Title

Predation by juvenile piscivorous bluefish (Pomatomus saltatrix): the influence of prey to predator size ratio and prey type on predator capture success and prey profitability

Publication Date

1998

Journal or Book Title

CANADIAN JOURNAL OF FISHERIES AND AQUATIC SCIENCES

Abstract

Capture success, handling time, prey vulnerability, and prey profitability were examined as a function of prey length/predator length ratio for age-0 juvenile bluefish (Pomatomus saltatrix) feeding on juvenile striped bass (Morone saxatilis) and Atlantic silverside (Menidia menidia). For each prey species, bluefish capture success declined linearly and handling time increased exponentially with increasing length ratios between 0.20 and 0.65. However, bluefish capture success was lower and handling times increased at a faster rate when feeding on juvenile striped bass compared with Atlantic silverside. Prey vulnerability, measured as bluefish predation rate, declined exponentially with increasing length ratios for each prey species. Profitability curves were dome shaped for each prey species; however, profitability values and the location of dome peaks differed between prey species. Capture success functions were combined with field length distributions to generate expected frequency distributions of length ratios included in bluefish diets. Comparisons resulted in good agreement between expected and observed sizes in bluefish diets, illustrating the importance of capture success in determining piscivore diets. Our results indicate that, for juvenile fishes, prey-specific morphological and behavioral differences can have significant effects on the outcome of predator-prey interactions and that size-based predation components are best represented as continuous functions of relative fish size.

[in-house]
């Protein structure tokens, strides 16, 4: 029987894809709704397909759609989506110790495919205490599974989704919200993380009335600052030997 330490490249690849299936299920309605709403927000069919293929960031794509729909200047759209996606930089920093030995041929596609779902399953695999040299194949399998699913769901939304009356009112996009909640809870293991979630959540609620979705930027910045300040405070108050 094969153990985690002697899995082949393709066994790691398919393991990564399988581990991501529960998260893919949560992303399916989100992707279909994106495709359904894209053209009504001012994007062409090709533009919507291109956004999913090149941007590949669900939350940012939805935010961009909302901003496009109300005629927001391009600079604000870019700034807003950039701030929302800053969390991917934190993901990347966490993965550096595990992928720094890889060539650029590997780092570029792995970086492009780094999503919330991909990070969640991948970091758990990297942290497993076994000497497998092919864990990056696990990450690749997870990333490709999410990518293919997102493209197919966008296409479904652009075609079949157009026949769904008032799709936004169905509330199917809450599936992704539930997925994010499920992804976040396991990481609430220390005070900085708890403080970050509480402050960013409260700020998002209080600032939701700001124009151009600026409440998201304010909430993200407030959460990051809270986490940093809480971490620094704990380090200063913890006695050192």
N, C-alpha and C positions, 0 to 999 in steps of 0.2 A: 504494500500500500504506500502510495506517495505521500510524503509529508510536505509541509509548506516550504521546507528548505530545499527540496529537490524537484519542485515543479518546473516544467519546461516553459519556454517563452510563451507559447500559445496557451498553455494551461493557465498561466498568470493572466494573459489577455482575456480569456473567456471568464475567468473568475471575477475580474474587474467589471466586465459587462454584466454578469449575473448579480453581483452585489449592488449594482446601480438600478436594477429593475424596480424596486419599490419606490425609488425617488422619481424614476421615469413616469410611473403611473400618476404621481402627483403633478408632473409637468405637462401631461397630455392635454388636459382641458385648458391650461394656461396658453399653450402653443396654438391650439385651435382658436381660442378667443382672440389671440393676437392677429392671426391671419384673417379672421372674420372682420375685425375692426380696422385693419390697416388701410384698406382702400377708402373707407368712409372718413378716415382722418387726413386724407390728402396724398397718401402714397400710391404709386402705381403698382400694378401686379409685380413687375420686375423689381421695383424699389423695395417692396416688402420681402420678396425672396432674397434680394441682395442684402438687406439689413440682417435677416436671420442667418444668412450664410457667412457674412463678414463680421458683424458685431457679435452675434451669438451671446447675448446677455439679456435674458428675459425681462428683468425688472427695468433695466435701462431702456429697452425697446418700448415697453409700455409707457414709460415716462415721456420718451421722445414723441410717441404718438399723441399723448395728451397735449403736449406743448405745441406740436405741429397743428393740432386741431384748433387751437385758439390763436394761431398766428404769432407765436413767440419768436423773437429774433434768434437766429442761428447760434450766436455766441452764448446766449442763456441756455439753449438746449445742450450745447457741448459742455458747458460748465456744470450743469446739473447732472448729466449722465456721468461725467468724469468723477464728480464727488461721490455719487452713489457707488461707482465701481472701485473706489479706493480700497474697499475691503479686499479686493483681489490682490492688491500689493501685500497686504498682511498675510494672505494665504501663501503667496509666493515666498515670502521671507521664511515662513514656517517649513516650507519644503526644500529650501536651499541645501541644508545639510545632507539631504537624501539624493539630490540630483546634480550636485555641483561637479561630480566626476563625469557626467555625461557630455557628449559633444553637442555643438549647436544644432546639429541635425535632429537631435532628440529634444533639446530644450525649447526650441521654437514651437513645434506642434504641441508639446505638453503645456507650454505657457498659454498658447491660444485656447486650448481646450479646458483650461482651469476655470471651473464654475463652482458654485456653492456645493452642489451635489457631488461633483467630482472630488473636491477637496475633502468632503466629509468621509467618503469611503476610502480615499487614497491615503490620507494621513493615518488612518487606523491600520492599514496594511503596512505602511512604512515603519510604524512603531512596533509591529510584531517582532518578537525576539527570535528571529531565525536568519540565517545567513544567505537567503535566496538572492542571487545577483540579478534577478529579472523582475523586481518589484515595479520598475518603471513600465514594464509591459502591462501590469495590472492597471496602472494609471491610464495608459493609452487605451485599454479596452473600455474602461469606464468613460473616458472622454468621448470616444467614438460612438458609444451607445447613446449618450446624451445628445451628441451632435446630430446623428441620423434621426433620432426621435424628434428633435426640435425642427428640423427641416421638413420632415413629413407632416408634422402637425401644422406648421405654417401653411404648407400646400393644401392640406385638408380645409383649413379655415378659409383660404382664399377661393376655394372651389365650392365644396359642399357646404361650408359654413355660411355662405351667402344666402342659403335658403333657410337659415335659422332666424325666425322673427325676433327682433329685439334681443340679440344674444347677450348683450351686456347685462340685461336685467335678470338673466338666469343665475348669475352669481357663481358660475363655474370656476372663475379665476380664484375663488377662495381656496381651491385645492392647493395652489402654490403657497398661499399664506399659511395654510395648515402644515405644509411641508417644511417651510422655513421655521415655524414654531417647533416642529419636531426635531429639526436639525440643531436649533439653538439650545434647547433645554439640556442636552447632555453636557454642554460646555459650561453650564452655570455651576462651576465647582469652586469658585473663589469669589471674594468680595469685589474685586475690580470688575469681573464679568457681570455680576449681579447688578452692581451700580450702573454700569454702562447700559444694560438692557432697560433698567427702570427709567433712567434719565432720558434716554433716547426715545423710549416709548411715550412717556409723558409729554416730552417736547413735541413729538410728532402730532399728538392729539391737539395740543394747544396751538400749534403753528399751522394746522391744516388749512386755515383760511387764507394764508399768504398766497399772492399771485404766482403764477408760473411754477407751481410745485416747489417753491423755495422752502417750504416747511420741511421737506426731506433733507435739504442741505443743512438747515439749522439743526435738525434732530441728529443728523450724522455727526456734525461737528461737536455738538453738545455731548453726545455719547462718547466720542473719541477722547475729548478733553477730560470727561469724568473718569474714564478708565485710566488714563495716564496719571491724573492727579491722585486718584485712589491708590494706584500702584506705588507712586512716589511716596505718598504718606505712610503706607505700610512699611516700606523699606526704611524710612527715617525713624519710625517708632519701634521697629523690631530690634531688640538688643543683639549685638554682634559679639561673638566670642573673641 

DOI

10.1139/f98-056

Volume

55

Issue

7

Pages

1695-1703

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